Does My Child Have Juvenile Idiopathic Arthritis...Or Something Else?

Misdiagnosis.

It’s a word patients living with chronic illness are all too familiar with. Did you know that an American Autoimmune Related Disease Association (AARDA) survey of its members found that it takes nearly five years for the average autoimmune patient to receive a proper diagnosis.

In the age of “Dr. Google”, patients and caregivers are taking control of their own health and bringing research to their doctors...sometimes even diagnosing themselves.

We’ve had the opportunity to interact with countless arthritis patient leaders who have done just that. But when it comes to children living with arthritis, it is usually their parents who need to be their advocate, their champion. Here at Clara, we want to make sure we are not only providing resources for adult patients living with arthritis, but young patients and their parents too!

Most people are shocked to learn that kids get arthritis in the first place, so awareness is of paramount importance. But did you know that what looks like arthritis can actually be one of several other pediatric diseases?  While JIA, or juvenile idiopathic arthritis, is the most common type of arthritis in children, it is important to be aware of some of the other diseases that may look like be misdiagnosed as arthritis in kids.

We’ve compiled a list featuring some of the other pediatric conditions we’ve learned about where arthritis is a primary symptom or common misdiagnosis. After all, if you’re reading this article, maybe you have a gut feeling something else could be going, on, and we want to help keep you in the know!

In the age of “Dr. Google”, patients and caregivers are taking control of their own health and bringing research to their doctors...sometimes even diagnosing themselves.

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Juvenile idiopathic arthritis (JIA): As we said, this is the most common type of arthritis in kids. Common symptoms include joint pain, swelling, fever and rash, among others. There are 6 subtypes of JIA including systemic JIA, oligoarticular JIA, polyarticular JIA, juvenile psoriatic arthritis, enthesitis-related JIA, and undifferentiated arthritis. JIA includes several types of arthritis previously known as juvenile rheumatoid arthritis (JRA).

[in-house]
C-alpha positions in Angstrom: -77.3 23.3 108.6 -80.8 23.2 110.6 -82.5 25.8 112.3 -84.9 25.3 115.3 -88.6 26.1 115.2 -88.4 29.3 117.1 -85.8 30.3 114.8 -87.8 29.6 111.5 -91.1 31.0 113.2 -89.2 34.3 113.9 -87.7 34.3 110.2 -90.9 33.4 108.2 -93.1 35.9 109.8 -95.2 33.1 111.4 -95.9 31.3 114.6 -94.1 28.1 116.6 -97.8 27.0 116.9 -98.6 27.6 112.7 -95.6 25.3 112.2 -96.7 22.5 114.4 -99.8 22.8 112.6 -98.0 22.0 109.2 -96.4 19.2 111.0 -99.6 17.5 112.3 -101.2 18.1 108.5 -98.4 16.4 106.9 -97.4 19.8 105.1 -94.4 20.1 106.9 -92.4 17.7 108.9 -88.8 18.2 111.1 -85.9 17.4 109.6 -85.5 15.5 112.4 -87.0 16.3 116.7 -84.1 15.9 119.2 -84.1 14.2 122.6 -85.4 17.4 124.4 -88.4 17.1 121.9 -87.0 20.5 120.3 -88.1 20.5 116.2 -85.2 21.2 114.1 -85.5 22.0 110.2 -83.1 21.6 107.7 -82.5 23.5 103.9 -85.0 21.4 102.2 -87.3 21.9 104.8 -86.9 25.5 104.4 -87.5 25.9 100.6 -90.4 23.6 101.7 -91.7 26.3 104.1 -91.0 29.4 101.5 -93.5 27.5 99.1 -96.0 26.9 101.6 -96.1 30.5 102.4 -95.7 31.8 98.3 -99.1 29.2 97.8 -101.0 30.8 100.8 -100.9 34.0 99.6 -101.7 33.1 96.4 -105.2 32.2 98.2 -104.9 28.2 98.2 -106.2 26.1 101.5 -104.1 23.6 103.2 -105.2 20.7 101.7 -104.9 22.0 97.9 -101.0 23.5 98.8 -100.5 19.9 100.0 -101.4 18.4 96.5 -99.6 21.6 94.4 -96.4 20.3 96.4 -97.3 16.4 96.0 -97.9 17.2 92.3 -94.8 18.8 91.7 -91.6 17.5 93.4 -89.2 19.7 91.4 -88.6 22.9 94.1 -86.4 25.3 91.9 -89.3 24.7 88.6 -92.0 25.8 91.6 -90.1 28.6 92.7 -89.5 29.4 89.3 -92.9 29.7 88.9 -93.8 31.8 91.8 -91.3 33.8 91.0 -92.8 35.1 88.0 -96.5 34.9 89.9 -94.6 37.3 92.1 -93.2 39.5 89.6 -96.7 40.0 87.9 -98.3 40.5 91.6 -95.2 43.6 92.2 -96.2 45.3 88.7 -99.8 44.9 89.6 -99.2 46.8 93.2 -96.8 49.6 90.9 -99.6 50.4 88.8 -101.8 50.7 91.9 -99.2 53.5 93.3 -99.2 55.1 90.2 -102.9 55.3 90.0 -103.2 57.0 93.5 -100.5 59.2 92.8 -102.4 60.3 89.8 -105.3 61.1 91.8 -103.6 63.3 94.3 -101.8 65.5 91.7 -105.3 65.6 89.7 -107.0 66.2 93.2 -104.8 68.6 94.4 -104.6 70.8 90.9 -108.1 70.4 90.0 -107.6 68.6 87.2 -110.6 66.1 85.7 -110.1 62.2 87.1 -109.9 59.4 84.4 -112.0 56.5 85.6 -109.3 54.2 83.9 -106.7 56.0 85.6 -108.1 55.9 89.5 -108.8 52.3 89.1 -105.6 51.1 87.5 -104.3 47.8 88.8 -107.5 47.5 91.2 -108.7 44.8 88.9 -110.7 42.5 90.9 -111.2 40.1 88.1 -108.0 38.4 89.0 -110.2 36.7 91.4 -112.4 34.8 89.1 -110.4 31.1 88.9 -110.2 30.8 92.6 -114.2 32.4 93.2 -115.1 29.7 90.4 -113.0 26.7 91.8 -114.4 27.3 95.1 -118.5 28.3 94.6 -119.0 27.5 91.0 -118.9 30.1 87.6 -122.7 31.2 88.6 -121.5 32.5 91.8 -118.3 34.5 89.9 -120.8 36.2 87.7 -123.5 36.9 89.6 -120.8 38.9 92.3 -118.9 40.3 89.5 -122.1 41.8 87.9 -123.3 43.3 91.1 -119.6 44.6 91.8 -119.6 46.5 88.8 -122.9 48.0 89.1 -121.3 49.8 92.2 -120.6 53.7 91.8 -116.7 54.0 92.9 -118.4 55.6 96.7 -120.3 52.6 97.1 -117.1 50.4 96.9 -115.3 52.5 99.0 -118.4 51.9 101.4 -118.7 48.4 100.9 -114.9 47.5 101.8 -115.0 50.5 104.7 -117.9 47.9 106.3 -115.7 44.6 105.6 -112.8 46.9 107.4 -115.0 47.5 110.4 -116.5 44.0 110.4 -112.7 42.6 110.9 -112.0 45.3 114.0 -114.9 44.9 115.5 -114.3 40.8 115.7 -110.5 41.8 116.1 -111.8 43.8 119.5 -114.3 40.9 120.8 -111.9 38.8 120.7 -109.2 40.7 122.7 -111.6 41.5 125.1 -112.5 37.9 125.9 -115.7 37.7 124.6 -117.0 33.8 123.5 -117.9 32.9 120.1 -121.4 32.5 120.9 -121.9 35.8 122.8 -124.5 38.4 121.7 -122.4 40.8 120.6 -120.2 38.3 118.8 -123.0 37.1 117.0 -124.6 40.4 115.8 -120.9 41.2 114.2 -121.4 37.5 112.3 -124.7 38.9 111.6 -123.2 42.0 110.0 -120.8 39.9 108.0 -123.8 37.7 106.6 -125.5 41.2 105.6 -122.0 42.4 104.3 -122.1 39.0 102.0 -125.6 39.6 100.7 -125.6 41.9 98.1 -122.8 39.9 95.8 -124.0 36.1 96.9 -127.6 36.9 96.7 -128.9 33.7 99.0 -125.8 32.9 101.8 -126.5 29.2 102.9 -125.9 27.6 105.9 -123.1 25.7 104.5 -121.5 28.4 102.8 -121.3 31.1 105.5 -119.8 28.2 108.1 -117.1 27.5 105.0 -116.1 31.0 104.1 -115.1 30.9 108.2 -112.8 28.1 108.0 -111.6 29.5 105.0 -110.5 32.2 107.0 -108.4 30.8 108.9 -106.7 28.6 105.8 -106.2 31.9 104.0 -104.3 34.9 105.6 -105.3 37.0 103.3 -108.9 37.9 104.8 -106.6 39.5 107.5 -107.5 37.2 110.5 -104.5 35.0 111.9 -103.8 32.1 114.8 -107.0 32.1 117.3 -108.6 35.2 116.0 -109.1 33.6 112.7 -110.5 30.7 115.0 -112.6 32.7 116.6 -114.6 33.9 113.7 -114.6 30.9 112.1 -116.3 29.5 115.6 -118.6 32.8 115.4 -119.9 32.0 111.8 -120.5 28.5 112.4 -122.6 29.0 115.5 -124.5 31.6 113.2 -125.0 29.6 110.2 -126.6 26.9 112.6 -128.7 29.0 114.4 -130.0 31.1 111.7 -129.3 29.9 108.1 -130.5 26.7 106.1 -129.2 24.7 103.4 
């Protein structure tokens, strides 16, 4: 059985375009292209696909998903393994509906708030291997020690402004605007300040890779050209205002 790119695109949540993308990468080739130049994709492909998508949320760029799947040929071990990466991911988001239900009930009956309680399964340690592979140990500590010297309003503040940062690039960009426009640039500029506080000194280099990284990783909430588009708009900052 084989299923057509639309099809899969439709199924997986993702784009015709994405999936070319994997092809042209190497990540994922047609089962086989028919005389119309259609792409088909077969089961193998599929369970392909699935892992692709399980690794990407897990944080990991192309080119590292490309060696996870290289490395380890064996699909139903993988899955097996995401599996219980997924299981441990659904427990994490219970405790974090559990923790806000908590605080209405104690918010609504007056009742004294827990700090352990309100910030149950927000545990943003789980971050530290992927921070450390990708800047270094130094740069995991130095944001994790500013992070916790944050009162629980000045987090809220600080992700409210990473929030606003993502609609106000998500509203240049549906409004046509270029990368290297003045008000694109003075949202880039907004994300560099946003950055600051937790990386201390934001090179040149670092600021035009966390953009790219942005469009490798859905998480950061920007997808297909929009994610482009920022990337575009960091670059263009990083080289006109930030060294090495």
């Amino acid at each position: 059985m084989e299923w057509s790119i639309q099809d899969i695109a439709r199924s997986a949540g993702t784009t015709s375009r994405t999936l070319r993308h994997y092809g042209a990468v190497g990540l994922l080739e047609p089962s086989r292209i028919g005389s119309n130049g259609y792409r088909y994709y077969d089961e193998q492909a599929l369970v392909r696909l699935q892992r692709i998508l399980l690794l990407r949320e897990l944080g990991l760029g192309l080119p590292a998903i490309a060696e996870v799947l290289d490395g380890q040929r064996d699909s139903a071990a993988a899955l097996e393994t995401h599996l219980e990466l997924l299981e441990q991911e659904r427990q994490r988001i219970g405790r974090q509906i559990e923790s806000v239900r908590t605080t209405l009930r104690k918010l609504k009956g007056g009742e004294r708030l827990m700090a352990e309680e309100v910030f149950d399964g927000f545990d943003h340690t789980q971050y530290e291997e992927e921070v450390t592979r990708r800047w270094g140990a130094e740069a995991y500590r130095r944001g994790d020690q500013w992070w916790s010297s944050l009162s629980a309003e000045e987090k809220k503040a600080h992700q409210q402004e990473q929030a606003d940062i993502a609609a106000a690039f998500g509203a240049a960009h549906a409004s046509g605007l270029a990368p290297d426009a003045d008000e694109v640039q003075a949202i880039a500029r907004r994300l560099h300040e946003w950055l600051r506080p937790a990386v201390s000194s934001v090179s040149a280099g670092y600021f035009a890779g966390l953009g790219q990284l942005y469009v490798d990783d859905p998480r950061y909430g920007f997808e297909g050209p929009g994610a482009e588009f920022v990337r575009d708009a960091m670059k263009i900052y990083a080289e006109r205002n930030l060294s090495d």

Juvenile lupus: Lupus is an autoimmune disease that can impact the skin, joints, kidneys, lungs, nervous system, and other organs of the body. Common symptoms include fever, fatigue, weight loss, arthritis/joint pain, “butterfly rash” on the cheeks and bridge of nose, seizures, kidney problems, fluid around the heart or lungs, or issues with blood, to name a few.

Farber disease: This is a rare, metabolic disease that usually has three hallmark symptoms that appear in childhood: joint pain or contracturespainful and swollen joints, bumps (nodules) under the skin, and an increasingly hoarse or weak voice. Symptoms can appear at any age in any order. They can also vary in severity and how quickly they progress, making it hard to diagnose.

Juvenile ankylosing spondylitis: This is a type of arthritis that impacts the spine and locations where muscles, tendons, and ligaments are connect to the bone. Symptoms include, but are not limited to, pain in the back, joints, buttocks, thighs, heels, or shoulders, fatigue, difficulty standing up straight, and eye pain.

Inflammatory bowel disease (IBD): IBD includes Crohn’s disease and ulcerative colitis and may present with one or more of the following symptoms: diarrhea, fever, fatigue, abdominal pain, and weight loss. According to the National Institutes of Health, roughly 25% of children living with IBD experience symptoms outside of their intestinal tract including joint pain.

Taking care of a healthy child is a full time job all on its own. Add in a chronic illness and you have your hands full!

Team Clara is dedicated to helping ease stress and support patients and caregivers, particularly through their clinical trial journey. If we can be of help through this process, or if we can point you in the right direction if you are looking for alternative resources, please do give us a shout!


*Please note that this is not a comprehensive list and any medical decisions and diagnoses should be made by your child’s physician. You should never change or start medical treatment without consulting your physician. The information provided by Clara Health and its partners does not constitute medical advice.

Sources: 

"Juvenile Idiopathic Arthritis" , The Nemours Foundation 

"Types of Juvenile Arthritis", The Arthritis Foundation 
"Conditions That Mimic Rheumatoid Arthritis" HealthCentral

This is a sponsored post.

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Lilly Stairs is an autoimmune patient and the Head of Patient Advocacy at Clara.